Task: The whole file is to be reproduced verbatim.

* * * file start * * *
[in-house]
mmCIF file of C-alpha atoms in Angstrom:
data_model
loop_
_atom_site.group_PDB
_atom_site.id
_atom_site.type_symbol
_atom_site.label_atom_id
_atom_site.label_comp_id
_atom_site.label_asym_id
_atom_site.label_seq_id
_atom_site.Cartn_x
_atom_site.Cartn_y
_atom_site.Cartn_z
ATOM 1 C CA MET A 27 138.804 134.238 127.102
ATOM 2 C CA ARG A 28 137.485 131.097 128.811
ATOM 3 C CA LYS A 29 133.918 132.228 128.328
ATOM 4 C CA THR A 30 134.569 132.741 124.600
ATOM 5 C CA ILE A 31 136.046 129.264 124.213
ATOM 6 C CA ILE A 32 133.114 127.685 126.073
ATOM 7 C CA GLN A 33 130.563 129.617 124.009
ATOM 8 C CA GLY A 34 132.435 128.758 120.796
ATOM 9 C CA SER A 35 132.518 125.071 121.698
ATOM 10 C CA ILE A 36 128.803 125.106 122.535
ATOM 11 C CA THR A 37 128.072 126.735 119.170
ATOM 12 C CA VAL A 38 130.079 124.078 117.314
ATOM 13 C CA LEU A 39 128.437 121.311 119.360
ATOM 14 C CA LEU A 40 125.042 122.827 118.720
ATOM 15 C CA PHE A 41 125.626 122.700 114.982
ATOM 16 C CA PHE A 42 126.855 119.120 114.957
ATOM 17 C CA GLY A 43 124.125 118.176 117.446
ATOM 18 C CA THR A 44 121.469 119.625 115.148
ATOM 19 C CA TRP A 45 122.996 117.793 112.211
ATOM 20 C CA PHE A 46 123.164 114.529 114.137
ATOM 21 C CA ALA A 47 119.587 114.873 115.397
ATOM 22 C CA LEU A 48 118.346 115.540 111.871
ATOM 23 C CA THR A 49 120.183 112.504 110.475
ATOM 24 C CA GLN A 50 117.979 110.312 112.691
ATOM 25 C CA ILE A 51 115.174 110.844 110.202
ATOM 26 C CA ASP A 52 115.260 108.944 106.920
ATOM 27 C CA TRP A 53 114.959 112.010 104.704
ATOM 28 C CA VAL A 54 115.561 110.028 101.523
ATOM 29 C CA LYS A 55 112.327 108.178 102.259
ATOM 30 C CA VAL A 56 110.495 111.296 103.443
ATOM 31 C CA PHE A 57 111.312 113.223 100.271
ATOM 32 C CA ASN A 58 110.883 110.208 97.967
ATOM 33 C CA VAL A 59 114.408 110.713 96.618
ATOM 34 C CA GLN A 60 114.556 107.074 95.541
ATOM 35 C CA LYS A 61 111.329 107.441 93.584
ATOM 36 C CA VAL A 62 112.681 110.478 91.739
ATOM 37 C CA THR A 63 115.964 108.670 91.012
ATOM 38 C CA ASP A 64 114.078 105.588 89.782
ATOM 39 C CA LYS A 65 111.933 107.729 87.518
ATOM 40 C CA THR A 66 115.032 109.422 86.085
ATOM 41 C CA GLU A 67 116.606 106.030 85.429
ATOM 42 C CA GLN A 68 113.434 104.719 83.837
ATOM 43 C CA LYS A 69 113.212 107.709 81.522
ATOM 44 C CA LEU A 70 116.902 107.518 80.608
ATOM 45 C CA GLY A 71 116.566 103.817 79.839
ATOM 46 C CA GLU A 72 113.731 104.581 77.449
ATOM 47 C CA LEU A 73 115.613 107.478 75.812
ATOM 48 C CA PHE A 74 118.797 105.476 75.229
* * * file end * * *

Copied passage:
[in-house]
mmCIF file of C-alpha atoms in Angstrom:
data_model
loop_
_atom_site.group_PDB
_atom_site.id
_atom_site.type_symbol
_atom_site.label_atom_id
_atom_site.label_comp_id
_atom_site.label_asym_id
_atom_site.label_seq_id
_atom_site.Cartn_x
_atom_site.Cartn_y
_atom_site.Cartn_z
ATOM 1 C CA MET A 27 138.804 134.238 127.102
ATOM 2 C CA ARG A 28 137.485 131.097 128.811
ATOM 3 C CA LYS A 29 133.918 132.228 128.328
ATOM 4 C CA THR A 30 134.569 132.741 124.600
ATOM 5 C CA ILE A 31 136.046 129.264 124.213
ATOM 6 C CA ILE A 32 133.114 127.685 126.073
ATOM 7 C CA GLN A 33 130.563 129.617 124.009
ATOM 8 C CA GLY A 34 132.435 128.758 120.796
ATOM 9 C CA SER A 35 132.518 125.071 121.698
ATOM 10 C CA ILE A 36 128.803 125.106 122.535
ATOM 11 C CA THR A 37 128.072 126.735 119.170
ATOM 12 C CA VAL A 38 130.079 124.078 117.314
ATOM 13 C CA LEU A 39 128.437 121.311 119.360
ATOM 14 C CA LEU A 40 125.042 122.827 118.720
ATOM 15 C CA PHE A 41 125.626 122.700 114.982
ATOM 16 C CA PHE A 42 126.855 119.120 114.957
ATOM 17 C CA GLY A 43 124.125 118.176 117.446
ATOM 18 C CA THR A 44 121.469 119.625 115.148
ATOM 19 C CA TRP A 45 122.996 117.793 112.211
ATOM 20 C CA PHE A 46 123.164 114.529 114.137
ATOM 21 C CA ALA A 47 119.587 114.873 115.397
ATOM 22 C CA LEU A 48 118.346 115.540 111.871
ATOM 23 C CA THR A 49 120.183 112.504 110.475
ATOM 24 C CA GLN A 50 117.979 110.312 112.691
ATOM 25 C CA ILE A 51 115.174 110.844 110.202
ATOM 26 C CA ASP A 52 115.260 108.944 106.920
ATOM 27 C CA TRP A 53 114.959 112.010 104.704
ATOM 28 C CA VAL A 54 115.561 110.028 101.523
ATOM 29 C CA LYS A 55 112.327 108.178 102.259
ATOM 30 C CA VAL A 56 110.495 111.296 103.443
ATOM 31 C CA PHE A 57 111.312 113.223 100.271
ATOM 32 C CA ASN A 58 110.883 110.208 97.967
ATOM 33 C CA VAL A 59 114.408 110.713 96.618
ATOM 34 C CA GLN A 60 114.556 107.074 95.541
ATOM 35 C CA LYS A 61 111.329 107.441 93.584
ATOM 36 C CA VAL A 62 112.681 110.478 91.739
ATOM 37 C CA THR A 63 115.964 108.670 91.012
ATOM 38 C CA ASP A 64 114.078 105.588 89.782
ATOM 39 C CA LYS A 65 111.933 107.729 87.518
ATOM 40 C CA THR A 66 115.032 109.422 86.085
ATOM 41 C CA GLU A 67 116.606 106.030 85.429
ATOM 42 C CA GLN A 68 113.434 104.719 83.837
ATOM 43 C CA LYS A 69 113.212 107.709 81.522
ATOM 44 C CA LEU A 70 116.902 107.518 80.608
ATOM 45 C CA GLY A 71 116.566 103.817 79.839
ATOM 46 C CA GLU A 72 113.731 104.581 77.449
ATOM 47 C CA LEU A 73 115.613 107.478 75.812
ATOM 48 C CA PHE A 74 118.797 105.476 75.229